d2l.plt.gca().set_ylabel('Estimated probability')
d2l.plt.legend();
```

Each solid curve corresponds to one of the two values of the coin and gives our estimated probability that the coin turns up that value after each group of experiments. The dashed black line gives the true underlying probability. As we get more data by conducting more experiments, the curves converge towards the true probability. You might already begin to see the shape of some of the more advanced questions that preoccupy statisticians: How quickly does this convergence happen? If we had already tested many coins manufactured at the same plant, how might we incorporate this information?

## 2.6.2. A More Formal Treatment¶

We have already gotten pretty far: posing a probabilistic model, generating synthetic data, running a statistical estimator, empirically assessing convergence, and reporting error metrics (checking the deviation). However, to go much further, we will need to be more precise.

When dealing with randomness, we denote the set of possible outcomes
\(\mathcal{S}\) and call it the *sample space* or *outcome space*.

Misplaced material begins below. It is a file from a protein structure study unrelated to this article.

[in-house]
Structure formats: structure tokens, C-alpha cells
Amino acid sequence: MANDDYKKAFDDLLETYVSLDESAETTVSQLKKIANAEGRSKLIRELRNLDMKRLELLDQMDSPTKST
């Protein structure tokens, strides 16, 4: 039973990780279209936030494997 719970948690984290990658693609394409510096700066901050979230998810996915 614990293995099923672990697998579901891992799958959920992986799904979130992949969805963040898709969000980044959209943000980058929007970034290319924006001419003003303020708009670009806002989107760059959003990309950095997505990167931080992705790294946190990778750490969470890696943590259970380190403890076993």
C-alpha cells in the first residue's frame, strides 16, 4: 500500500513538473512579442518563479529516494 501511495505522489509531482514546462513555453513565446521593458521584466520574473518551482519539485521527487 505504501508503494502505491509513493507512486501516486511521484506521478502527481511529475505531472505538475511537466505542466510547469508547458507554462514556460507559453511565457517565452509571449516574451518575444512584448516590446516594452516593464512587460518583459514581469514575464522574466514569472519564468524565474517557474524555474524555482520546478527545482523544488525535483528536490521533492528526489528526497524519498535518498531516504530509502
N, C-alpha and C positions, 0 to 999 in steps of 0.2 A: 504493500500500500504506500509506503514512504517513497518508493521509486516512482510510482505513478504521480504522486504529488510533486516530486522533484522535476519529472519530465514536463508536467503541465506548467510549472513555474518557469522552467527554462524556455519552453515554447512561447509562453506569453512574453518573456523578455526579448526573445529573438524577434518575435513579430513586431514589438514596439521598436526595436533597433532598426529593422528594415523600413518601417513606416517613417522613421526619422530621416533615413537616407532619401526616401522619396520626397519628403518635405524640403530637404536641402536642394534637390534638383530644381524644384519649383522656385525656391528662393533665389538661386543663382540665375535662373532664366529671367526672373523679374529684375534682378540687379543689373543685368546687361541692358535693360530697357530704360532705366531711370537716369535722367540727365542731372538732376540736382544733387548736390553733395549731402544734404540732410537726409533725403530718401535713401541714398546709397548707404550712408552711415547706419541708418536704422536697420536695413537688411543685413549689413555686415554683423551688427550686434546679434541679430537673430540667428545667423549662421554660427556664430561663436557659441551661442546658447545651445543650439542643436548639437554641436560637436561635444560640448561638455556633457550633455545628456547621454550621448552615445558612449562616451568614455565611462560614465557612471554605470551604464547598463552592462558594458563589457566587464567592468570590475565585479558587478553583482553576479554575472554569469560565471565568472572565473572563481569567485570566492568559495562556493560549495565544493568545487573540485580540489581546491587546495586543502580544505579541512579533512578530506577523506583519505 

Here, each element is a distinct possible *outcome*. In the case of
rolling a single coin,
\(\mathcal{S} = \{\textrm{heads}, \textrm{tails}\}\). For a single
die, \(\mathcal{S} = \{1, 2, 3, 4, 5, 6\}\). When flipping two
coins, possible outcomes are
\(\{(\textrm{heads}, \textrm{heads}), (\textrm{heads}, \textrm{tails}), (\textrm{tails}, \textrm{heads}), (\textrm{tails}, \textrm{tails})\}\).
*Events* are subsets of the sample space. For instance, the event “the
first coin toss comes up heads” corresponds to the set
\(\{(\textrm{heads}, \textrm{heads}), (\textrm{heads}, \textrm{tails})\}\).
Whenever the outcome \(z\) of a random experiment satisfies
\(z \in \mathcal{A}\), then event \(\mathcal{A}\) has occurred.
For a single roll of a die, we could define the events “seeing a
\(5\)” (\(\mathcal{A} = \{5\}\)) and “seeing an odd number”
(\(\mathcal{B} = \{1, 3, 5\}\)). In this case, if the die came up
`5`

, we would say that both \(A\) and \(B\) occurred. On the
other hand, if \(z = 3\), then \(\mathcal{A}\) did not occur but